Millennial workers have had it rough in recent years, coming of age during the Great Recession and experiencing higher levels of unemployment and underemployment than older generations.
A new study finds that Millennials, who will dominate the U.S. labor market for the next 50 years, may face another problem: They're less prepared for today's job market than many of their international peers, putting them (and the country) at a distinct disadvantage in an increasingly global economy.
A recent report by the Educational Testing Service (ETS) examined data from the Programme for the International Assessment of Adult Competencies (PIACC), which showed that American millennials are badly lagging behind in numeracy, literacy and problem-solving skills. Experts can only speculate on the reason for the skills gap, but the report warns that the consequences of such relatively low scores could be serious for American competiveness and could have an impact on the U.S. both socially and politically.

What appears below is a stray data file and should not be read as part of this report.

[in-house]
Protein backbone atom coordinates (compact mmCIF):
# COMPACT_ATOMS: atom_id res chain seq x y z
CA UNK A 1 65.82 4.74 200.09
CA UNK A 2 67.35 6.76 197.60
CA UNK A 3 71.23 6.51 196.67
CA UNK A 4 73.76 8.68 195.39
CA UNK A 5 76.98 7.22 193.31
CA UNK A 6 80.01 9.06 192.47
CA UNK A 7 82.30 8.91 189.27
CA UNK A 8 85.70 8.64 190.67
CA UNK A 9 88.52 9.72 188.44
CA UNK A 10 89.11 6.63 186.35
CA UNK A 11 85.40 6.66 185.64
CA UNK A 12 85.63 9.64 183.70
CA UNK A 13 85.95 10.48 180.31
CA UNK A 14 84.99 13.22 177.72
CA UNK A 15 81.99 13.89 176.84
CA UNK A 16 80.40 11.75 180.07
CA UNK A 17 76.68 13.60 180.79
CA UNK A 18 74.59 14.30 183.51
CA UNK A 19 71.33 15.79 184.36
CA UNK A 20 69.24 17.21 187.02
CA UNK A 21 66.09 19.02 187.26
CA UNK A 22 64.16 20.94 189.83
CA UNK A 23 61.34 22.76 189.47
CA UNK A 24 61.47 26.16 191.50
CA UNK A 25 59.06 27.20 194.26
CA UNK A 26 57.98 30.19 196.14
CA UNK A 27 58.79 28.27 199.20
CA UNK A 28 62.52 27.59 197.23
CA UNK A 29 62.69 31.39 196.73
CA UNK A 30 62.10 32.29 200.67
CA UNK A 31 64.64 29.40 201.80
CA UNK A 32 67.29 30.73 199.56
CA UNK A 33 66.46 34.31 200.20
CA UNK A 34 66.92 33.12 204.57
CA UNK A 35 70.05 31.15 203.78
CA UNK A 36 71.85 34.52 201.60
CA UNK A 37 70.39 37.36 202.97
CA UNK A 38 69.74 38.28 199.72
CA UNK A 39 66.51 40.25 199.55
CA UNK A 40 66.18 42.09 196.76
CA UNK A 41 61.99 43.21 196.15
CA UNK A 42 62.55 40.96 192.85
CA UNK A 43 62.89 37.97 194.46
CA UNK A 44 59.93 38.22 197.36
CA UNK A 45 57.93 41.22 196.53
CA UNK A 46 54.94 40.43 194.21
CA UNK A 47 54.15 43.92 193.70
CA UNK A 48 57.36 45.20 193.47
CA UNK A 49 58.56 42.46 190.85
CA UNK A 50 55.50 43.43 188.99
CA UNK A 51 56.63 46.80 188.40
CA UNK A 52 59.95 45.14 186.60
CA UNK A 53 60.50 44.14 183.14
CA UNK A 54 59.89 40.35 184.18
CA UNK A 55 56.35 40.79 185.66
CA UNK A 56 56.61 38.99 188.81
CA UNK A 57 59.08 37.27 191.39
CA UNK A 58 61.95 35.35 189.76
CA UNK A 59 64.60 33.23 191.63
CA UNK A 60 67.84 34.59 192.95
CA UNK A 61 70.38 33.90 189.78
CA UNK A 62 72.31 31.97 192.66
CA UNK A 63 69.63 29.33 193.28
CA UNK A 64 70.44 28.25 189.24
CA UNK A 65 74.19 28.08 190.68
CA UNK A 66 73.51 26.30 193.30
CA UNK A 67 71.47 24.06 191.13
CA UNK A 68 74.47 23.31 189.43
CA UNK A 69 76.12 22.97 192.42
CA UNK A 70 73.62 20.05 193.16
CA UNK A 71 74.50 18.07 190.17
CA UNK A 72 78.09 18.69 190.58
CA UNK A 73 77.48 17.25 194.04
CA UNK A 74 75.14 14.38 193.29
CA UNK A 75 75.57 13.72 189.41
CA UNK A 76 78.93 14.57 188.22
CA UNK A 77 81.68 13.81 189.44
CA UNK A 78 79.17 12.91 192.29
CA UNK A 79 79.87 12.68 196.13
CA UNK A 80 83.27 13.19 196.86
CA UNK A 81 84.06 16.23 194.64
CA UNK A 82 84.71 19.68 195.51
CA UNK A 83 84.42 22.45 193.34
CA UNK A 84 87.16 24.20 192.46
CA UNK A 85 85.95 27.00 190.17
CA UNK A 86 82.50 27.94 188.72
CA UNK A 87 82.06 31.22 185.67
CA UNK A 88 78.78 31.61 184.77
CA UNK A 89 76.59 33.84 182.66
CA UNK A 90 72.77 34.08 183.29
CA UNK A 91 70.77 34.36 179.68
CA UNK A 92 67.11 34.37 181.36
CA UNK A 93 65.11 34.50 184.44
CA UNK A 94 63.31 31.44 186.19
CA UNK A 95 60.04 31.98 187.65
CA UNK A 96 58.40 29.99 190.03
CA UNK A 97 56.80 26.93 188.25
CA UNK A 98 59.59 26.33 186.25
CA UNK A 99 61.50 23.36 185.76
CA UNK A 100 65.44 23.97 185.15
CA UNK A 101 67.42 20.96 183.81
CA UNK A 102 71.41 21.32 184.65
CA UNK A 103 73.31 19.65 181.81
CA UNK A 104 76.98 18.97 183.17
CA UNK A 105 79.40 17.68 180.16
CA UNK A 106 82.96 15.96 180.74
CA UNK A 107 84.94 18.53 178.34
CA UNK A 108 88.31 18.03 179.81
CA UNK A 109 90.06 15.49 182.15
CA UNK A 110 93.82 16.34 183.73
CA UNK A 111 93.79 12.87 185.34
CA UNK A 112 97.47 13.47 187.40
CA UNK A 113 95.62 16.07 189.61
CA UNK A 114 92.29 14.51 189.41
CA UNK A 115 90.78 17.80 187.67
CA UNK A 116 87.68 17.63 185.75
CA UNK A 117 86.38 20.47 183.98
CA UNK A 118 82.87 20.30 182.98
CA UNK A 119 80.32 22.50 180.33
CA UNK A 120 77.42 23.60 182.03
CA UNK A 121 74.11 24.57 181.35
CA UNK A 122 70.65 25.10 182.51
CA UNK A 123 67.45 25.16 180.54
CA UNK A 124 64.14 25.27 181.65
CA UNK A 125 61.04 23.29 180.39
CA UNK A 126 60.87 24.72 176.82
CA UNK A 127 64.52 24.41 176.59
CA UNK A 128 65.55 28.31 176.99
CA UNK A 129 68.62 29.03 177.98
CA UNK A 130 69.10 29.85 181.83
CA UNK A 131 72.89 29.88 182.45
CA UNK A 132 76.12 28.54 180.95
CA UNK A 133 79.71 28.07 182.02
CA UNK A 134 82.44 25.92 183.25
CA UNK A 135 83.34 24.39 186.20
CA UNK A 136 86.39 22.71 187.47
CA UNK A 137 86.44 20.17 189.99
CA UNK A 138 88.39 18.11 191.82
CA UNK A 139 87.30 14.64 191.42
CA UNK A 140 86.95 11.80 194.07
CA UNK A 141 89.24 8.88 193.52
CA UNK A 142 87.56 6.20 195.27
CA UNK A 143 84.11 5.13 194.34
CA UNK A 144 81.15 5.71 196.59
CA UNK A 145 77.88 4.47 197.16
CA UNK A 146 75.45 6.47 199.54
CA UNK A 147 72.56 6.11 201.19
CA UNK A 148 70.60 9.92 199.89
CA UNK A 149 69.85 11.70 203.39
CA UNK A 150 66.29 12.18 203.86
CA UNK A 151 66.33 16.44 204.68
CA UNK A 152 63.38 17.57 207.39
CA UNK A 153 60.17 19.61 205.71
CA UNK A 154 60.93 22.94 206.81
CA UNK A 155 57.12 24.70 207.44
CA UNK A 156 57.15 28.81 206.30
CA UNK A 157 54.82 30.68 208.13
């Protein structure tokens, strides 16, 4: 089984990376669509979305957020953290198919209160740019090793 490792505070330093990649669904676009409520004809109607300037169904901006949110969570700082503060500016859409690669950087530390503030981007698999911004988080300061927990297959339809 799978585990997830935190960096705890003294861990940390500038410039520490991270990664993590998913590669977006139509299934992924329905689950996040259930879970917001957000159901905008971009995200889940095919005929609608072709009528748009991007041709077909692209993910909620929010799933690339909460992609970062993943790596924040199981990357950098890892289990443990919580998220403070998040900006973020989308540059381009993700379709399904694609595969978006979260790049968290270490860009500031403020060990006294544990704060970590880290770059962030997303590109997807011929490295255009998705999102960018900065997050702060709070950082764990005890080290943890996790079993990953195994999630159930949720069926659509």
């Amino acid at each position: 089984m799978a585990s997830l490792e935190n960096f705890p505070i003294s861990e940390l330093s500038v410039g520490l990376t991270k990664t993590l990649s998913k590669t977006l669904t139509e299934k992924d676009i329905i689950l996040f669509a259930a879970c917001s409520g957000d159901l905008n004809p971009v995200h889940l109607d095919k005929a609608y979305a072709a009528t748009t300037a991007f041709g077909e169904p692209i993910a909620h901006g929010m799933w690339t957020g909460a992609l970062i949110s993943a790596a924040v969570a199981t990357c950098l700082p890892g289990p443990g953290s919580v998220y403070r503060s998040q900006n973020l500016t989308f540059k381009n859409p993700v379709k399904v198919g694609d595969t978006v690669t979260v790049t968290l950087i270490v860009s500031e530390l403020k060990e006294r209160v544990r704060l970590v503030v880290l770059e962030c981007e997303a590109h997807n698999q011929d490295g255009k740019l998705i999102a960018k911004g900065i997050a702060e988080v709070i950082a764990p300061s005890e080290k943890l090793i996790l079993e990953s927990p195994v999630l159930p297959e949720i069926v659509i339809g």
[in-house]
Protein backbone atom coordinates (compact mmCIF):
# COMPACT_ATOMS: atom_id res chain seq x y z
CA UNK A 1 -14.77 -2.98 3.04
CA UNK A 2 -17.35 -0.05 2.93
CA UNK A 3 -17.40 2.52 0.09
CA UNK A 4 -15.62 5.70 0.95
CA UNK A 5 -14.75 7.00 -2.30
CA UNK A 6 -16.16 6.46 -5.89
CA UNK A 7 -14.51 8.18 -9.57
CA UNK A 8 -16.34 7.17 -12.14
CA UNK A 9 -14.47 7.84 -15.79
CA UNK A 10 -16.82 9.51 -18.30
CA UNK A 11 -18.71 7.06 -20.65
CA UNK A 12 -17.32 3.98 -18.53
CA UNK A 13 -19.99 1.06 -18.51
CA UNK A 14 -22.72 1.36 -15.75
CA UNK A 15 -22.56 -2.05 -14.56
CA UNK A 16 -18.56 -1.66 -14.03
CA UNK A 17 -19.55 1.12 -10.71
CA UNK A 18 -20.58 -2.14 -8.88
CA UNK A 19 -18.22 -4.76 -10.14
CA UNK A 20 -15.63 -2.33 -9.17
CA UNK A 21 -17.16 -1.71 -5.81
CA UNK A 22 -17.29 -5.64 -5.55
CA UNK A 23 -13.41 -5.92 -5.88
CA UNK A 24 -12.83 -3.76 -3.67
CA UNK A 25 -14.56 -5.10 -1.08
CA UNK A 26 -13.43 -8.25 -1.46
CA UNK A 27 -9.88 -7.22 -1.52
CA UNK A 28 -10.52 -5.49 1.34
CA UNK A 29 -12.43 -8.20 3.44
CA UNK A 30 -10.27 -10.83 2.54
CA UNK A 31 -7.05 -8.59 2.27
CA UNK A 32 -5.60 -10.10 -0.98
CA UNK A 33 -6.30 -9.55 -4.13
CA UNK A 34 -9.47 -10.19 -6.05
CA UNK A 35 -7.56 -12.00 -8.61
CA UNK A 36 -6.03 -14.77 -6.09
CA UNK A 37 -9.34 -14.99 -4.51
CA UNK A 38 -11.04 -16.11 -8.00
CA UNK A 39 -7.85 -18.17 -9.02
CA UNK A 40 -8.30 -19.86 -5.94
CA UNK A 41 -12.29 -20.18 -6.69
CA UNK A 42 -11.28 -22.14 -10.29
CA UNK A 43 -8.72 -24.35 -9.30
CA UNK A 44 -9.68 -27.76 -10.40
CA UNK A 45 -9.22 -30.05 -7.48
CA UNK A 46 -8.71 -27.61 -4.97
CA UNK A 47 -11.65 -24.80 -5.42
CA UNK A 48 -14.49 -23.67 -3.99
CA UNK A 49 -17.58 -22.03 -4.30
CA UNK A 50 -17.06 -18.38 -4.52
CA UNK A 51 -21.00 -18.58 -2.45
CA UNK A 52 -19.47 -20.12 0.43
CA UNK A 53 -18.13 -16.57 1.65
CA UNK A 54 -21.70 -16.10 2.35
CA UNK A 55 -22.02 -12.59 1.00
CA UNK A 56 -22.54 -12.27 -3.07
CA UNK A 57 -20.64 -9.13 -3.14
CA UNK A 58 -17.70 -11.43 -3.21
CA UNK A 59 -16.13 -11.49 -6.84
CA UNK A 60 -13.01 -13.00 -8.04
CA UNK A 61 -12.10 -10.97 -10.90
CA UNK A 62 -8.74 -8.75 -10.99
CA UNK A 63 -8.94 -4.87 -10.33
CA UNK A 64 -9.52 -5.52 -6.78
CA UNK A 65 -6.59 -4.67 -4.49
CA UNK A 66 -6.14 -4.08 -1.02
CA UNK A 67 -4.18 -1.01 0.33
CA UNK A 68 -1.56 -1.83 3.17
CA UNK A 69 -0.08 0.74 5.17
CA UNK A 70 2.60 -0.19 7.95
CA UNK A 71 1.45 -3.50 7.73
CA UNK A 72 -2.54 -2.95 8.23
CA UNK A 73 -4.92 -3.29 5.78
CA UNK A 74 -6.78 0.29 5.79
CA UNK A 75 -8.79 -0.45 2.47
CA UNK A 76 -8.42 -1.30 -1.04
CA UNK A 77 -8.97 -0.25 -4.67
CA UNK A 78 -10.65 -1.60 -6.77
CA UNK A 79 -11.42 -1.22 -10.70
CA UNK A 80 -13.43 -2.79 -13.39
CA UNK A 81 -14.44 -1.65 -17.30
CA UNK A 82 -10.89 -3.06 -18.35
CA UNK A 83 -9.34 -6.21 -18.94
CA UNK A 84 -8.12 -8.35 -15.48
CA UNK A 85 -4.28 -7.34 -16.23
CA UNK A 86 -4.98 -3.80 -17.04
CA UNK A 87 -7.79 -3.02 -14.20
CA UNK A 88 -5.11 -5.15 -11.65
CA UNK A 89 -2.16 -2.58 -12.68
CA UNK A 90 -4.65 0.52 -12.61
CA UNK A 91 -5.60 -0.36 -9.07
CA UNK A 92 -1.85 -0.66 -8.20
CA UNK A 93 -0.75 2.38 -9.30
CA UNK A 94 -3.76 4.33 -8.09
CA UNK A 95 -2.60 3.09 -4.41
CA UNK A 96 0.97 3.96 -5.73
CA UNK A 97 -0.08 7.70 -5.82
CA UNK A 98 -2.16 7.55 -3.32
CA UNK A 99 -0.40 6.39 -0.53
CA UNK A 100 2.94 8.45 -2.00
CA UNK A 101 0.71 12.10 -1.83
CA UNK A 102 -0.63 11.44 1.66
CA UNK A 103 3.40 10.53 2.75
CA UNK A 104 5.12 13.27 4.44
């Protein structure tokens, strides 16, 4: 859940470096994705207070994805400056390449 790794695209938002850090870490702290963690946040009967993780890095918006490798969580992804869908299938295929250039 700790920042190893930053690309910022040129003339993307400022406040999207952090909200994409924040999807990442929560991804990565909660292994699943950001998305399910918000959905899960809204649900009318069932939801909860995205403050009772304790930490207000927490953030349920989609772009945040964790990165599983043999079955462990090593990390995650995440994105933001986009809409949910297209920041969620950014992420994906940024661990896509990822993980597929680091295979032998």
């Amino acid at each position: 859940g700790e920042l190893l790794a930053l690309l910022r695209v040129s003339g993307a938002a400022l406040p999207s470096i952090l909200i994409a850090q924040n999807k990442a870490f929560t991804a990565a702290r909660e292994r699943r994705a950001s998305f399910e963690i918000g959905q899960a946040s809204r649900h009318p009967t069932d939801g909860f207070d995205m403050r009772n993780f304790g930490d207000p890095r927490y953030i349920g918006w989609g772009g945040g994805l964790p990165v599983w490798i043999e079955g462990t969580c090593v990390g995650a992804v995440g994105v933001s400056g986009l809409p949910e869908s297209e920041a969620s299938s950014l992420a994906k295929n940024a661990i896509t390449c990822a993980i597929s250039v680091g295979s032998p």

The study shows that even our top-performing millennials are not measuring up to their counterparts overseas. Further, the gap between America's highest- and lowest-performing workers is among the largest. The study suggests that such a disparity can lead to dire consequences, including "mistrust in government, decreased civic engagement, increased rates of incarceration, poor health, obesity, addiction and more."
"We did not do well across the board in all three of the skills that we looked into, particularly in numeracy," said Madeline Goodman, director of research at the ETS and one of the study's co-authors, adding that the report presents troubling implications for the future of American competiveness.
Nearly two-thirds of millennials scored below the minimum standard in math. "If these individuals are going to be trained for jobs that have remuneration … then they need to have basic skill level" she said.